Metalex Inspires Youth to Seek Engineering Education by Changing the World

Where can an engineering education take you? Will it help you change the world? Here's one student's thoughts on the topic after visiting advanced manufacturing Metalex Manufacturing.


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How could a small company like Metalex Manufacturing, centered in Blue Ash, Ohio, be changing the world? This is the question that I pondered in a recent visit to Metalex’s Center for Advanced Large Manufacturing, where I had the opportunity to see the manufacturing industry in action. As a high school student interested in engineering the future technologies that govern the way we live, I am a firm believer in being a change. Coming out of this visit, I can confidently say I have found my answer to Metalex’s role in changing the world. Metalex has recently contributed to the future of the human race in collaboration with the approaching Orion missions to Mars directed by NASA. Taking advantage of an opportunity to hear from speakers like Metalex CEO Werner Kummerle, Astronaut Brian Duffy and Ohio Senator Rob Portman has inspired me to delve deeper into the realms of aerospace engineering and metalworking, so that I can set myself up for a path to change the world.

A small company like Metalex wasn’t just given the opportunity to revolutionize space travel and construct pieces for the Orion SLS, set to transport humanity to Mars to begin a new period of human colonization by 2030. In order to be given such an opportunity, Metalex had to set itself apart from any other metalworking facilities. One step Mr. Kummerle took towards earning involvement in NASA’s Orion missions was the installation of a new Pietro Carnaghi metalworking machine, one of the three largest machines of its kind here in the United States (in fact, the machine required construction of a new 40,000 square-foot facility to house it). Metalex has also set high standards in the workplace with its approach to productivity evaluation, Interaction Without Boundaries (IWB). IWB is a unique system in which each employee is expected to create a log every day, evaluating his or her work ethic and productivity. This cooperative approach has given Metalex a powerful edge in the manufacturing sector and has allowed the company to be a successful contributor to the Orion space missions. I was lucky enough to attend the ceremony in which NASA recognized Metalex’s essential involvement in the missions to Mars.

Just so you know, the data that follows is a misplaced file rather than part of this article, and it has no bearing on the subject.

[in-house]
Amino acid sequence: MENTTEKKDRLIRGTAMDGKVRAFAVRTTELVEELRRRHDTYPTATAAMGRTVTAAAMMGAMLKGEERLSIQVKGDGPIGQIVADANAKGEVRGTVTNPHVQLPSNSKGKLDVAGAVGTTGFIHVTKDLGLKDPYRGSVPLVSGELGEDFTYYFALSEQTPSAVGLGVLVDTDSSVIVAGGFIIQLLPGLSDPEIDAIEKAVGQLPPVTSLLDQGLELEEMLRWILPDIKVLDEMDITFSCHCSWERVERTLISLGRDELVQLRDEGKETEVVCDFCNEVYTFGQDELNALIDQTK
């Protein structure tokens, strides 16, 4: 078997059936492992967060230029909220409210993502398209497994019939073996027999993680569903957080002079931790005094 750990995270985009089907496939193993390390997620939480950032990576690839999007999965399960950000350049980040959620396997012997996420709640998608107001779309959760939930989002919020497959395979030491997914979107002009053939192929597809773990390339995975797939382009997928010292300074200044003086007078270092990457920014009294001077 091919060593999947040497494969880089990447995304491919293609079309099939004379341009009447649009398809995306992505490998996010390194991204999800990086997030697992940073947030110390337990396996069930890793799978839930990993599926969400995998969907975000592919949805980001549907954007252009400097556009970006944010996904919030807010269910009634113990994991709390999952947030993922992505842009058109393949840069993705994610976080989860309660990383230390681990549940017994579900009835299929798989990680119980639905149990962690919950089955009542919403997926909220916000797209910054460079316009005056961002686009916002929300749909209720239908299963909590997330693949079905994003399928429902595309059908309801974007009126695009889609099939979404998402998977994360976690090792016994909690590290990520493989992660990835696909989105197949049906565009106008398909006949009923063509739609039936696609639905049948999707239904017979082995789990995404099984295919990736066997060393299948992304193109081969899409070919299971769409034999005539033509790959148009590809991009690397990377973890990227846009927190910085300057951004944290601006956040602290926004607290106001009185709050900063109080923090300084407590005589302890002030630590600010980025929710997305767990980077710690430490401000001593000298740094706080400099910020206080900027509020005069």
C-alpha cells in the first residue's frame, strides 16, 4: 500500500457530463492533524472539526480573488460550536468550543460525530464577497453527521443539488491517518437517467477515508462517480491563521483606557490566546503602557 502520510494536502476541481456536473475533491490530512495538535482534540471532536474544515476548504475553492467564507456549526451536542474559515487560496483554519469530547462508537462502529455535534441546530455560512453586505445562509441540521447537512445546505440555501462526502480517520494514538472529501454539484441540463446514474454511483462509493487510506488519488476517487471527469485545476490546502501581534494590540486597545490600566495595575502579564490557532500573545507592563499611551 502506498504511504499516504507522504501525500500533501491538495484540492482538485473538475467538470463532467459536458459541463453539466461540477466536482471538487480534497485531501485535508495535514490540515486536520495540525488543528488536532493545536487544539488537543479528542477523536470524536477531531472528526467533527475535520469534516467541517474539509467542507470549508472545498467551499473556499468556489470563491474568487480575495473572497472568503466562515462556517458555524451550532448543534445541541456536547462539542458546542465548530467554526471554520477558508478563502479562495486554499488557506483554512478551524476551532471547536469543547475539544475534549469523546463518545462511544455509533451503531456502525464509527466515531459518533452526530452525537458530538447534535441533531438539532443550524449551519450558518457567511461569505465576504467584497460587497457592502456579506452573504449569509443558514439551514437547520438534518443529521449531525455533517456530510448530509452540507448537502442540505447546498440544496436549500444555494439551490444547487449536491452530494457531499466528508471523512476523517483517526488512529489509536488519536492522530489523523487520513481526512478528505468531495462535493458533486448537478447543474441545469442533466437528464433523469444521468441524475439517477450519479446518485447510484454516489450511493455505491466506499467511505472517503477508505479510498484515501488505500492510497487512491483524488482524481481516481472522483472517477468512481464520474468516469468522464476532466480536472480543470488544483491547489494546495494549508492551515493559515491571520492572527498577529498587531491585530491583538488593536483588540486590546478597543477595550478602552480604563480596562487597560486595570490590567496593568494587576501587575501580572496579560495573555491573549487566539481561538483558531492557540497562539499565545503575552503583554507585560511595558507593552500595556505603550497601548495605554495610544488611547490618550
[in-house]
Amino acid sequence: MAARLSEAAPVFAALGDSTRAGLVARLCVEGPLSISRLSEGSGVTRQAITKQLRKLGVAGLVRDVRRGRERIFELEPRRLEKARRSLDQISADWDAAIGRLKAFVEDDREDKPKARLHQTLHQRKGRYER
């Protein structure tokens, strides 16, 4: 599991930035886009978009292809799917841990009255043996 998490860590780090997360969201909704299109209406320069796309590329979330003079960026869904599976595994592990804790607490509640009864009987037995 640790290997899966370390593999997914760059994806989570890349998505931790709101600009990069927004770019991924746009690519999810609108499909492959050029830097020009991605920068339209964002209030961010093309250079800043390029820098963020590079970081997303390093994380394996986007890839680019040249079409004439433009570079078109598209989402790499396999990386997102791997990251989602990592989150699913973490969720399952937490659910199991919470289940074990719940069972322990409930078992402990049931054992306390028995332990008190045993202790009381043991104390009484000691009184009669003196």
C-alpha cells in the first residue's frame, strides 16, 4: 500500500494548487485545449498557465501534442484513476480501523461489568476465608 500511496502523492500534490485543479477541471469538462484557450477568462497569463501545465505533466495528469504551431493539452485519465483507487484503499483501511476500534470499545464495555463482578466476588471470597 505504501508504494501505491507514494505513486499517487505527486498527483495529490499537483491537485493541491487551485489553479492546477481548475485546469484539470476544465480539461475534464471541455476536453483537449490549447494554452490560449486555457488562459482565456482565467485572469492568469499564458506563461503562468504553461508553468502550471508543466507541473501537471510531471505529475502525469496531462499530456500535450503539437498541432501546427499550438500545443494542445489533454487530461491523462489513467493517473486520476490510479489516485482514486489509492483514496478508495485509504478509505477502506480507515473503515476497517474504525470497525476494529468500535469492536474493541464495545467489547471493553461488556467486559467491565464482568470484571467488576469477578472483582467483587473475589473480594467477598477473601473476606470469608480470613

In the duration of the awards presentation, many things stood out to me as a young student aspiring to being an engineer. Metalex’s commitment to the Mars missions has shown me the application of manufacturing in the real world; the Orion space missions have been a great way for the Metalex business approach to catch my eye. During the presentation, Ohio Senator Rob Portman said something that really stuck with me and related to my interest in environmental studies. “Without space we won’t be safe,” he said. “There’s a lot more to it than just shooting a rocket up.” I think Senator Portman has a really relevant point here: Space travel is humanity’s outlet to any mistakes it has made and will continue to make on Earth. Although it is not always recognized for its accomplishments, Metalex has helped and continues to help change the world with its commitment to the Orion missions. My own interest in sustainable practices of producing energy ties in with the Orion missions because no matter where humanity ends up, renewable energy will be the key to its safety.

As a student looking into engineering, hearing how manufacturing facilities are going to shape the future means a great deal to me. The visit to Metalex was a real eye-opener for me, as I now have a better understanding of how manufacturing can not only shape the world but can shape my own future as an engineer. Metalex’s facility is a prime example of where an education in engineering will take you.


Max Egan will be a junior at Turpin High School in Cincinnati, Ohio this fall, where he is involved in cross country, track, student council and choir. His favorite part about the internship has been the opportunity to explore the applications of manufacturing and engineering in the real world through field trips and research. When Max graduates and moves on to college, he hopes to use the skills he has learned over the summer to form the foundation for a major in mechanical or environmental engineering and delve deeper into the science of sustainability.


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